One week later: it’s Friday, I’m on a twisty little road in Filmore County on one of the best bikes I’ve ever ridden, and I don’t have to be back to work until Monday. If there’s such a thing as Heaven on Earth, I have just found it. The Metallic Blue beauty is fully loaded with options like saddlebags, top case, factory GPS, heated grips, info center, cop shocks, cop tires…..well, you get the picture. This bike also features the low seat and low suspension option. The low seat was, literally, a pain for me (more on that later) and the low suspension makes getting the bike on the center stand very difficult. Thankfully, neither one affects the bike’s handling much.
It’s early Friday morning and I’m packed and ready to go. The expandable saddlebags are a bit tricky to operate, but I managed to stuff ‘em with a weekend’s worth of clothes. You can never depend on the weather in late May, so I’ve come prepared with warm and cold weather clothing, as well as rain gear. The bags swallowed all of this and I barely needed to expand them.
The top case is wonderful. It holds plenty, and even left room for some copies of MMM, as well as a bottle of fine, Irish whiskey to share around the campfire. Looks like a party is shaping up! All of my camping gear is contained in two waterproof bags, which are strapped to the passenger portion of the seat. The bike’s ready, and now I just need to gear up and hit the road.
The trip down is fairly uneventful. It’s mostly four lane to get to my destination, and the bike churns along without any effort. Vibration from the 798cc parallel twin is present, but not overwhelming, and the engine has an odd exhaust note to it. There’s a reason why: on most parallel twins, the pistons move up and down opposite of each other. Not on this motor. Both pistons move up and down together. Normally, this would cause a massive amount of vibration (ever ridden a big single?), but BMW borrowed a page from the Ducati Supermono engine book by adding another journal to the crank, and a third connecting rod with a pivoting weight. It’s a simple solution (as opposed to the rotating mass of a counter balancer) and it works.
By the time I got to the Interstate, my hips were starting to hurt from the low saddle. Even though I had added some foam underneath my sheepskin, it still didn’t make up for the fact that my knees were bent a bit more than I’d like. Still, I only had about 30 more minutes of slab and then I would be on twisty two lanes. Eastbound and down, I throttled the ST and settled in.
The one good thing I’ll say about Interstate riding is that it gives you a chance to evaluate a bike’s overall comfort level. I can say that the ST’s fairing and windshield both work quite well. The windshield is low, and directs the airflow to your upper torso instead of around your helmet. Obviously, this makes for a quieter ride, but once the temperatures drop, you may find yourself looking for a taller windshield. The fairing does a remarkable job of moving air and rain around you. The combination of windshield, fairing and a slightly forward riding position makes this rider very happy. It’s not unlike my BMW K100RS, except that the ST produces less wind noise, while the K provides slightly better protection from the elements. The ST’s excellent mirrors are superior to the K’s. However, the similarities end there. With roughly the same horsepower, but weighing 120 pounds less, the F800 is clearly the performance champ here.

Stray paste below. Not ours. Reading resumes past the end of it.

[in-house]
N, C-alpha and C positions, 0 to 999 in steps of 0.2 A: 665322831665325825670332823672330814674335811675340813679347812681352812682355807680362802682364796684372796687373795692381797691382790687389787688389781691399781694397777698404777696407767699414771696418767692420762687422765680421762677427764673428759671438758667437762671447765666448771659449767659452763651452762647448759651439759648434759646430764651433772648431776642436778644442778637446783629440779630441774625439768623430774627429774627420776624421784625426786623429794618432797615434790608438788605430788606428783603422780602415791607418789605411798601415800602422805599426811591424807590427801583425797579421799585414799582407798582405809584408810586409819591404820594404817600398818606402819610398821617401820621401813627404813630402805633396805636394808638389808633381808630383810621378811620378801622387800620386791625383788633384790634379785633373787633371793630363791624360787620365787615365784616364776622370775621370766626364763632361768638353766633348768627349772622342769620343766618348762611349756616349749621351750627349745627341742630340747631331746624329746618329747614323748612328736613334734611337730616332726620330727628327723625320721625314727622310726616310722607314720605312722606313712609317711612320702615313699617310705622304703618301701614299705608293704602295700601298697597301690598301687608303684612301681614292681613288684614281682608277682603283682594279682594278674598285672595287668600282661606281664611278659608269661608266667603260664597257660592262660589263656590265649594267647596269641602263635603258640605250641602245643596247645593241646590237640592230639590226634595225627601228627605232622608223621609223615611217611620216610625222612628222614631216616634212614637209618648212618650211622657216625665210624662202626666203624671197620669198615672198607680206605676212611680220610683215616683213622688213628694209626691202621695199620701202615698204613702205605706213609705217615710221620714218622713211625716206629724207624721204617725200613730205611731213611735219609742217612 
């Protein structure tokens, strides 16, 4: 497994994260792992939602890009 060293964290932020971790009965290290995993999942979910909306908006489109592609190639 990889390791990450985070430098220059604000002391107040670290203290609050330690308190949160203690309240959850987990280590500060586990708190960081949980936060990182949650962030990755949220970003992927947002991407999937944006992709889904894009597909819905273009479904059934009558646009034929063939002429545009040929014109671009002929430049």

Lighter weight and better suspension also means that the ST will absolutely leave the K behind if you’re on very twisty roads. Speaking of which, I’ve finally gotten off the slab and manage to find some good roads. By the time I arrive at the Hiawatha Rally site, I’m grinning ear to ear. Once I’ve unloaded all of my gear, set up camp and check in, it’s back on the bike.
Southeastern Minnesota is by all means my favorite local area to ride. It’s not just the majestic beauty of the Bluff Country; oh no—the roads are simply outstanding! I have a few personal favorites and they are going to give the bike one hell of a workout. Now that I’m riding some of my favorite roads , we’re pegging the Fun Meter! Down the hill, brake, down shift, lean ‘er over, and back on the gas. The F800 is amazingly easy to throw into corners. Having a low center of gravity, thanks in part to the fuel tank being mounted low in the frame, does help. I had no issues whatsoever with either the bike’s ride or it’s handling. Yes, it’s that good.
I’ve already commented on how well the motor puts power to the pavement, but it gets a little help along the way. First off, is the six-speed gearbox. It provides clean, crisp shifts with minimal effort. Then there’s the belt drive—smooth, reliable and low-maintenance. While I prefer shaft drive, you gotta love the simplicity of the belt. Not to mention, bye-bye $300 spline lubes!
The brakes are fantastic. Featuring ABS, twin 320mm front rotors with Brembo four piston calipers, and a single 265mm rear rotor and single piston caliber. This bike brakes hard enough to pull your eyeballs out of their sockets. If you’re not careful, you’ll wind up looking like a Rat Fink character. My only complaint with the brakes is with the remote reservoir for the front master cylinder. Seriously, it looks like I’m on my way to the free clinic and the only way to carry my urine sample was to mount it on the handlebars….
So we’ve established that the ST makes for a good touring bike and a competent back roads burner. In my book, that’s only two out of three things. The perfect motorcycle should also be the perfect commuting vessel. I’ve lived with the portliness and leg-baking of the mighty K for years, now it’s time to see if the ST can do better. Sadly, it loses points here. The clutch pull is stiffer, and there’s a pretty good reach to the clutch lever. After the stop and go traffic that is part of my daily commute, my left hand is killing me. Also, the bike is geared a bit tall. In first gear at barely-moving speeds, it’s a handful. We all know about liquid cooled bikes in hot weather, and this one’s no exception. Not everyone will be subjected to this type of riding, but I do it everyday, so things like this concern me if this were to be my only bike.
While I’m nit-picking, I did ride the bike two-up. The power is down noticeably with a passenger, and frequent down shifts are required. The K wins a point back for better power delivery and passenger accommodations.
So, there you have it. I set out to ride the perfect motorcycle and nearly succeeded. So herein lies the problem: up ‘til now, I’ve considered the F800ST to be the perfect motorcycle for me. So what would it take for the ST to win back my love? A proper seat (not really this particular bike’s fault) and a different set of bags would be a must. Maybe the clutch would get better after some miles are put on it. Or maybe I just commute on one of my other bikes. So it is possible that one day an ST will be parked in my garage? Maybe. I’ve gotten a bit more adventurous, and the F800GS will be released very soon…..
One way or another, it looks like an F800 will indeed end up in my garage. I can only imagine that when the garage door opens, and I’m staring at the bike, there will be a heralding of Angels. Heaven on Earth.